Two days ago my friend Casey and I had a hellish subway ride. We were on our way to the club, obviously wearing leotards and headpieces that just barely allowed us to comfortably enter the subway car. When we got inside the L train at Bedford Ave., our buzz was killed by this group of black kids, roughly between the ages of 15 and 18, who were busy terrorizing the whole car. The terrorists squealed and squeaked at frequencies so high I think the windows were on the precipice of their individual breaking points. They walked around the subway car, lit shit on fire, cursed, and talked smack about some of the other passengers who were just minding their own business. This happened while the ringleader of the group of hot mess terrorists dared anybody—anybody at all—to look at her.
She said (New York accent), “Don’t look at me. Do not look at me!”
Her backup said, “Don’t look at her.”
She said, “Do not look at me
or I will spit on you.”
Amazingly, for New York City, virtually everybody complied. Nobody looked at any of them. But it’s like, there are those counter-terrorism advertisements in the subway that are all, “If you see something, say something.” But, I mean, nobody said anything. Nobody took pictures or candid videos for YouTube. We all just looked at each other, shaking our heads and rolling our eyes at each other in that non-verbal way that New Yorkers communicate with one another when something is really, really annoying. You’re really pissed off but, for the good of all, nobody says anything so it doesn’t get worse.
The whole time these kids
terrorized the train the only thing I could think was: “Don’t you know you’re the reason nobody likes black people?” I
wanted to say this so badly. I wanted to get up and shout this at them. I
wanted to school them. I wanted to tell them they were not helping themselves
because they were promoting negative stereotypes about black people. You know
the ones—we’re all loud and boisterous; that we don’t know how to control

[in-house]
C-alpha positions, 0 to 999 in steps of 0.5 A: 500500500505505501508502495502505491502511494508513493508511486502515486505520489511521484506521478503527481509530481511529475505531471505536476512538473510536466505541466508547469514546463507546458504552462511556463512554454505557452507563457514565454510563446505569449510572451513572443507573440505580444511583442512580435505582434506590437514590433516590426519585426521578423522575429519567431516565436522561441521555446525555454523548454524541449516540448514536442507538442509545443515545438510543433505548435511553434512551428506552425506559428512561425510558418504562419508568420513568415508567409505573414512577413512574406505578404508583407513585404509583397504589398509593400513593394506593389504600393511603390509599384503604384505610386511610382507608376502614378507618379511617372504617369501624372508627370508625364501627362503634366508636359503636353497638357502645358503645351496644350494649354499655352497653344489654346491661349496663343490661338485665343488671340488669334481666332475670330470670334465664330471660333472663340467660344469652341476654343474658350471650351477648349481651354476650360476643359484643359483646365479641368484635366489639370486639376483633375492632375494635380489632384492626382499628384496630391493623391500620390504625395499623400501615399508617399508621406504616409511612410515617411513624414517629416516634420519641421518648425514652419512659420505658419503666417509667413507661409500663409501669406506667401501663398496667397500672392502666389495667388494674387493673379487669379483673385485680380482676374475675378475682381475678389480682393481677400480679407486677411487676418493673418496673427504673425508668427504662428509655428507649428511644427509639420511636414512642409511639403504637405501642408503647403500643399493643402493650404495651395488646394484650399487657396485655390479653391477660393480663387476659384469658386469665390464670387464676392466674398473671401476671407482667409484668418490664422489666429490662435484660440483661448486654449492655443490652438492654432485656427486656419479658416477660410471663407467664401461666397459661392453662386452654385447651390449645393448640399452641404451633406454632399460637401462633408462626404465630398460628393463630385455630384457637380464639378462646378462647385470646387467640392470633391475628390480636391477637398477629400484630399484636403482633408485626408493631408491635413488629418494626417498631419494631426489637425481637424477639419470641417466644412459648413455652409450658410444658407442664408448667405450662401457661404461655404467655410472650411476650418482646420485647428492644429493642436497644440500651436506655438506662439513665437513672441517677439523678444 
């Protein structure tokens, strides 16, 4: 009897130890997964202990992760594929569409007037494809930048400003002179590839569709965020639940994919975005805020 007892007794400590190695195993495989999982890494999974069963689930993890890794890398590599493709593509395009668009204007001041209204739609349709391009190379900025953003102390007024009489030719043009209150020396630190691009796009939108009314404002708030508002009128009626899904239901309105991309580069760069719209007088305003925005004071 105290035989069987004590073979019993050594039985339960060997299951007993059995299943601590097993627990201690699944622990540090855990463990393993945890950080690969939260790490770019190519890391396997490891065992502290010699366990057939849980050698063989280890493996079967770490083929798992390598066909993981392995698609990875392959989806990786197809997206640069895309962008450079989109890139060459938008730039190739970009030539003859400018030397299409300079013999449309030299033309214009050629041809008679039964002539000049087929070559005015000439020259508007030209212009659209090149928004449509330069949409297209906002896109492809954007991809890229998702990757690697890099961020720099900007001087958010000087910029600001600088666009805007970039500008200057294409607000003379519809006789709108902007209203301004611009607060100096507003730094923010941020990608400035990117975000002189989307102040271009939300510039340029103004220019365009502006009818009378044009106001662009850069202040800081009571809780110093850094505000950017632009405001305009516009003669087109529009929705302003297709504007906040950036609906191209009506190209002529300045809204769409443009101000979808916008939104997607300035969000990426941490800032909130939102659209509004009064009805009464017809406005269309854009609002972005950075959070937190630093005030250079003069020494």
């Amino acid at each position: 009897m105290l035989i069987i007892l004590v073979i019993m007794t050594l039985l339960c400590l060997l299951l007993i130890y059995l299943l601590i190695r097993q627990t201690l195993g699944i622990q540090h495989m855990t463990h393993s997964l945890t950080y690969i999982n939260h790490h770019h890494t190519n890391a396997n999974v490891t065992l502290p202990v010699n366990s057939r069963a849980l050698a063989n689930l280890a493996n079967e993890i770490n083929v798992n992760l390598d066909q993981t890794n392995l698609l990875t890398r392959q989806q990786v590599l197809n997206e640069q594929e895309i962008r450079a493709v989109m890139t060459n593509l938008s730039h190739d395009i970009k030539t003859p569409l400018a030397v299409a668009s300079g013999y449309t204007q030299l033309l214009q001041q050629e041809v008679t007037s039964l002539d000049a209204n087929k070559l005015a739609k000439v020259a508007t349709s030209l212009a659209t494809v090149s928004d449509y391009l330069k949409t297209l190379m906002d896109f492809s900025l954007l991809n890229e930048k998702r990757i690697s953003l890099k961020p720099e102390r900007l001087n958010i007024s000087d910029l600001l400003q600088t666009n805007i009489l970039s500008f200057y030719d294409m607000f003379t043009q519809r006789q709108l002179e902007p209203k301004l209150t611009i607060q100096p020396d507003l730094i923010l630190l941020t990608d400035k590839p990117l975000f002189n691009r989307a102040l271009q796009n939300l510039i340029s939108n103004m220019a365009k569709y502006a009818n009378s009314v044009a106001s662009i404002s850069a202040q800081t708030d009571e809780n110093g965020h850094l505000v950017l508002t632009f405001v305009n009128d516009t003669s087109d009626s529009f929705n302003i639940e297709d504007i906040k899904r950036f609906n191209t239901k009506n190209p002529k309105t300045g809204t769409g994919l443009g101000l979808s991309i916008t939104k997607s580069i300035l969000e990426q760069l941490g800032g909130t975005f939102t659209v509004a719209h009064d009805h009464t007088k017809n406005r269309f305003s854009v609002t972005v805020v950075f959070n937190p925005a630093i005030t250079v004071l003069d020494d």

ourselves in public; and that white people should be very afraid of us. I
wanted to shake each of them and kick their asses till they got their acts
right. Matter of fact, I wondered where their parents were, if they had any,
and I wondered why they allowed their kids to be ripping and rolling on the New
York City Subway system at one a.m. on a Wednesday morning. I wondered how
these kids thought of themselves, how they thought we perceived them, and what
they thought such a rambunctious performance accomplished.
This is not the time or the place to speculate on these kids’ up bringing. But I’ll tell you what: I wish I was 15 again and my momma got wind that I was acting a fool and lighting shit on fire on the subway at one o’clock in the damn morning. Man, she would make me go get a switch and kick my behind from here all the way to Djibouti. When I was growing up we had to have our asses in the house before the streetlights came on. And you better not try to sneak in, neither, because the storm door always creaked so loud it would wake the whole house up.
Maybe there’s something to be said about instilling fear in your kids to make them behave right, at least until they’re grown enough to do what they want to do and until, most importantly, they are no longer under your roof. I think what bothered me the most about this episode was that the kids were so young, but also that they didn’t seem to understand how something like racism works. People often take racism as a natural factor of human experience without realizing that the whole thing is a projection, a projection based on other projections. So when people see a bunch of terrorist hot messes on the subway clowning, they think, “See, black people always act like that” and there goes the projection. These kids in the subway were creating racism right before our eyes.
But thankfully we were in New York City, because New Yorkers are forcefully subjected to annoying behavior and antics every day. We’re used to it. For the most part, I think, we just shrug that stuff off without making any serious judgments about the character of the source of the annoyance. But let this episode have happened in, like, Alabama. People would have been all, “See, there goes the black people again. You gotta watch out for the blacks. They are so big and scary.”